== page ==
Jacqueline-Swift Jacqueline Swift is one of the thousands of Florida small business owners who have been affected by the COVID-19 economy.
Courtesy of Jacqueline Swift

A Dominican beauty salon owner was hit hard by the pandemic as she struggled without government loans. But despite the hardships, this fearless luchadora refuses to lose hope.

Small, family-owned businesses all over the country have been forced to reduce their workforce or shut down permanently due to the coronavirus pandemic. In fact, a January survey found that nearly 1 in 5 Black and Hispanic entrepreneurs expected to permanently close their businesses over the next three months, a rate higher than for white business owners.

And the Sunshine State has not been spared. A 2020 WalletHub survey listing the states with the most affected businesses ranked Florida 16th in the country.

When Everything Started to Go Wrong

But as alarming as the numbers are, statistics alone cannot convey the devastation felt by those who have seen years of hard work, many times their life’s dream, disappear before their eyes.

Jacqueline Swift from North Miami is one of the thousands who have been affected by the COVID-19 economy. A year ago, she moved her unisex beauty salon to a rental suite closer to her home. This coincided with the beginning of the pandemic.

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“And that’s when everything started to go wrong,” the youthful Dominican mother and grandmother told The Americano. “Clients started to disappear; everyone was afraid.”

When the suite she was renting closed for ten weeks due to the pandemic, the business owner of 22 years started feeling the pinch.

“Ten weeks later things remained the same, clients were not coming in. Things started to get very difficult,” she said.

The urgent need to generate an income rose along with her growing frustration and anxiety.

“I was very frustrated, muy mal, because I depend on me. I am not producing and the bills won’t stop coming in,” she recalled.

Swift’s accountant applied for a SBA small business loan on her behalf, but when months went by without results, she applied for a personal loan. Then things got complicated.

“[They told me] I had applied twice, so I was declined and received nothing,” she said.

Growing more anxious, Swift started cold calling her clients, but they would tell her it was still too dangerous to go back into the salon. Attempts at collecting unemployment benefits also proved fruitless in the long run.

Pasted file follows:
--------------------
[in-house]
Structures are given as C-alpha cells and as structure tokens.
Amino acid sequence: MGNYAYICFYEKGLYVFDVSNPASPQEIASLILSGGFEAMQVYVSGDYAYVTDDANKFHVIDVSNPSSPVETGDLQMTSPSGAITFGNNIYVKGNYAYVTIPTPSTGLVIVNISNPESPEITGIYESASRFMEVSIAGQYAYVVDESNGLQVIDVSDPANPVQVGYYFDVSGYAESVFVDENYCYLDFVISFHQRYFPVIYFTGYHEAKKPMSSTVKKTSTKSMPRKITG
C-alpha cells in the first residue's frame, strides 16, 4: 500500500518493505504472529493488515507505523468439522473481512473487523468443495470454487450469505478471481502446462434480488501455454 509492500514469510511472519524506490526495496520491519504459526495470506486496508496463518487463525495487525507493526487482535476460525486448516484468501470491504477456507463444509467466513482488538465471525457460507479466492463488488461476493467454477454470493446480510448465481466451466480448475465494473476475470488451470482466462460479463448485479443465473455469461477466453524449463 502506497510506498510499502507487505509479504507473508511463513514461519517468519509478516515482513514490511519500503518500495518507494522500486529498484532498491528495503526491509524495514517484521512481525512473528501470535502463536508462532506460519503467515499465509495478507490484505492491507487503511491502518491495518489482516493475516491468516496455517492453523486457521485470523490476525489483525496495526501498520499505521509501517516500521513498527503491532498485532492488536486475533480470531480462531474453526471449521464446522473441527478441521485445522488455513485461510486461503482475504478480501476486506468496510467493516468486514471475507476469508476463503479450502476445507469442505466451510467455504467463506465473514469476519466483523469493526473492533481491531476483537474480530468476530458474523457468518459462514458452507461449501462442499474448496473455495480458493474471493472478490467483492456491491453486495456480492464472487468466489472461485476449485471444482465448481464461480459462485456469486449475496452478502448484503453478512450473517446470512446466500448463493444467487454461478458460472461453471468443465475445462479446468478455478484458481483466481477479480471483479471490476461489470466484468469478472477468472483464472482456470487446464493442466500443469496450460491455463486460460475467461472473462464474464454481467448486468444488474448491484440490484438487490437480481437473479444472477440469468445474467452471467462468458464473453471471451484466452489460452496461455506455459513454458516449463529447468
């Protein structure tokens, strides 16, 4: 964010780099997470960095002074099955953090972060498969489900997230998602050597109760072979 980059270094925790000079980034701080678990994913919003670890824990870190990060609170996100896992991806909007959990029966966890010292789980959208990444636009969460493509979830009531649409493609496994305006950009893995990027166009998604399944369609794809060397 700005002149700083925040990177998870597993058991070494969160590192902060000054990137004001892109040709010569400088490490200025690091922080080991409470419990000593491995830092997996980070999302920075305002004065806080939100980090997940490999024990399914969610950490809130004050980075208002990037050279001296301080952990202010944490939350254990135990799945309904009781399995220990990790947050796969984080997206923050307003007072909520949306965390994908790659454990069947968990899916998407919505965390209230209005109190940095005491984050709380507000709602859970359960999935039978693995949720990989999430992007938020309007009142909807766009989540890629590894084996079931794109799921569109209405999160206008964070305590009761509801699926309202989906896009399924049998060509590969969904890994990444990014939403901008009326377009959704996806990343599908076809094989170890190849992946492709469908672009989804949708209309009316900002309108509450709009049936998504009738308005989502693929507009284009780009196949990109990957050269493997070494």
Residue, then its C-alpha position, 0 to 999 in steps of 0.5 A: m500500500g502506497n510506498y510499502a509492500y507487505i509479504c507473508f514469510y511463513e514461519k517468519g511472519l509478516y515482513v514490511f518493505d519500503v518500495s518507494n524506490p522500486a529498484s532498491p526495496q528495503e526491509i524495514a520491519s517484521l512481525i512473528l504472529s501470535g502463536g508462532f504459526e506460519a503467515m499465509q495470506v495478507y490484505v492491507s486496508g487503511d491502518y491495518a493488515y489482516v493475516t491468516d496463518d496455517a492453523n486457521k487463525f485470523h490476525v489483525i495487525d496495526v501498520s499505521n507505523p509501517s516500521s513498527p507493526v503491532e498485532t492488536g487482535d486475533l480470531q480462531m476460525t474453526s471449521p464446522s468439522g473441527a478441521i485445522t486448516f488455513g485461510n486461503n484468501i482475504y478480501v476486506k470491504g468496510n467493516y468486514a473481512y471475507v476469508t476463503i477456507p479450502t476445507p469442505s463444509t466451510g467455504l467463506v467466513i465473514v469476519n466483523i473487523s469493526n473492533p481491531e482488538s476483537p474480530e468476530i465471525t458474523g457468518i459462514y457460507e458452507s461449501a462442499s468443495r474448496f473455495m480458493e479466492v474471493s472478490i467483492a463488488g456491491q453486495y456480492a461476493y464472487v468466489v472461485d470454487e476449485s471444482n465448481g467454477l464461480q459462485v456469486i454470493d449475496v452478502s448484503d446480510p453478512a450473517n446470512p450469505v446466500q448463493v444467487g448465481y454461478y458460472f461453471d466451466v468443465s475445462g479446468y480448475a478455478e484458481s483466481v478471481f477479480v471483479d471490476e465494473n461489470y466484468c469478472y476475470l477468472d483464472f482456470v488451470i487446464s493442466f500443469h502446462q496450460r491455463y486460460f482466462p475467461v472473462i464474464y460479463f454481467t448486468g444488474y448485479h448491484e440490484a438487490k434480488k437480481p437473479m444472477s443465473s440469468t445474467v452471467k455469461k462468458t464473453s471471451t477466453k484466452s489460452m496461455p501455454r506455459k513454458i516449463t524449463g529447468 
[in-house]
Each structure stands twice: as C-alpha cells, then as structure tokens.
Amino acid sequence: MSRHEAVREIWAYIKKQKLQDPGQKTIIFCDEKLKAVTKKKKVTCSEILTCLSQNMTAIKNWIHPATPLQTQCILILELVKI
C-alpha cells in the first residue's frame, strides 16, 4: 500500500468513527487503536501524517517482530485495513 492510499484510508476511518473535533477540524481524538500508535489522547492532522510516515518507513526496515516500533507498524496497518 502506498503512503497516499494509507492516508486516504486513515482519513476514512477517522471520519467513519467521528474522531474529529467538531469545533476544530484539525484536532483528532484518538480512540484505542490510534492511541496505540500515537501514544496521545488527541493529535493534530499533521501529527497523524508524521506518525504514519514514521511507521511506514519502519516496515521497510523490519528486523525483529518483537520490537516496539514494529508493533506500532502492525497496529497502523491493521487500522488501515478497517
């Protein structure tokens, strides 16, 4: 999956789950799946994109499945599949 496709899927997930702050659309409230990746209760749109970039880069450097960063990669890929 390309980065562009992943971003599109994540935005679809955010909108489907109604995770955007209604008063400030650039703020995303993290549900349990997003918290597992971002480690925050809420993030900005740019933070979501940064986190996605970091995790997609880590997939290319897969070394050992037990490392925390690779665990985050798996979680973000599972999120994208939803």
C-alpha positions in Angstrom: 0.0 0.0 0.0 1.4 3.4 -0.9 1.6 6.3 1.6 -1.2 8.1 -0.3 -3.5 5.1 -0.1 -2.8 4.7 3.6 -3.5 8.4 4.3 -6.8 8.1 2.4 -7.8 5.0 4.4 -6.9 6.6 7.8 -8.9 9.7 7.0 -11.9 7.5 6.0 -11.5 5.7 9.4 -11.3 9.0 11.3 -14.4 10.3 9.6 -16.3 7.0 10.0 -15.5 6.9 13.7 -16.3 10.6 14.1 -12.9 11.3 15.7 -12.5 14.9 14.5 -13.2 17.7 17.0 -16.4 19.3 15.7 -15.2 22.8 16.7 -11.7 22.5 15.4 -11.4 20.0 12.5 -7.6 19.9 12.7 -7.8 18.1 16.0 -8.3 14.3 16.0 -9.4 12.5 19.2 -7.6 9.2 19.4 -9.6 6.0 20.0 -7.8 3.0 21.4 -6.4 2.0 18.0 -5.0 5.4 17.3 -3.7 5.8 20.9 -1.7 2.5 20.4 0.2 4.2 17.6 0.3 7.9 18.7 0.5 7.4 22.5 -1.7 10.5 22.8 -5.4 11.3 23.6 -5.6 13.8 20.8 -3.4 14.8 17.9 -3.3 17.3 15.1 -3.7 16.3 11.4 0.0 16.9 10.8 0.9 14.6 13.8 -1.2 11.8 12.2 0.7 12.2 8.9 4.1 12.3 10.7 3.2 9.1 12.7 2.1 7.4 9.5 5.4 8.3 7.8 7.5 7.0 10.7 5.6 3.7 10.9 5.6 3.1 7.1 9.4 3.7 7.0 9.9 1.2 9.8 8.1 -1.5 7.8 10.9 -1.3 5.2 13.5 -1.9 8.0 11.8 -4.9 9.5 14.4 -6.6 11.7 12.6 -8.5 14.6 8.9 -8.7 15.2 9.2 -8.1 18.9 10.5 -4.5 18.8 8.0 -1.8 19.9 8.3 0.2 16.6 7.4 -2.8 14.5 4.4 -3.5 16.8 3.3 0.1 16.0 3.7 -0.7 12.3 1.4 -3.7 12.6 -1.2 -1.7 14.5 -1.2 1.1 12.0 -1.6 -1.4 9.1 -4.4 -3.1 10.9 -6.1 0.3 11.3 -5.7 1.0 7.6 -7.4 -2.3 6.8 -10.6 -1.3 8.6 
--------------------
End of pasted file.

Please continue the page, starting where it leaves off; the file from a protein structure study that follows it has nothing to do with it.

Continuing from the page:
“I couldn’t believe that I could not get help from anywhere.”

Inequitably Distributed

When the Paycheck Protection Program (PPP) became available, Swift applied and was approved.

“But three months went by and I never heard from them again,” she said. “I came to this country when I was 17 years old and have never applied for any help. I’ve worked long and hard, and when something like this comes along, I was not helped,” she said.

Based on her experience, Swift believes that the problem lies in a system that is random and disorganized. However, research has found that the first round of the stimulus package was inequitably distributed, with the lion’s share of the funds given to businesses in neighborhoods with low shares of Black and Hispanic residents.

It Takes a Toll

“I am not a person prone to depression, because that’s a luxury I can’t afford. I had to bring up two boys by myself. I’ve always been a hard worker, muy echada pa’lante and very positive,” she said.

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But the dire situation started taking its toll. She found herself uncharacteristically sitting in front of the TV, not wanting to talk to people, not even picking up her phone. She had to make an effort to rouse herself and come back in full force.

“I stood in front of the mirror and told myself, ‘This can’t go on!’ That’s when I started calling [my creditors] and telling them ‘I can’t pay.’ That brought some relief, because honestly I was desperate.”

Her sons started helping her out too, but the tireless luchadora felt the need to become self-sufficient again.

“I know everybody’s got their own obligations. I am not somebody’s burden,” she said.

Starting Over

Not one to sit idly by and complain, Swift is now renting a chair at a beauty salon, in the hopes of bouncing back to her old productive self.

“After 20 years of sacrifice, working in the same place, creating a clientele, I ended up renting out a chair in a salon,” she said. But she refuses to feel sorry for herself.  

“I’m not one to inspire pity. I am a strong woman, a hard worker. I want to move forward, so I keep calling my clients, I keep fighting. I know things will get better.”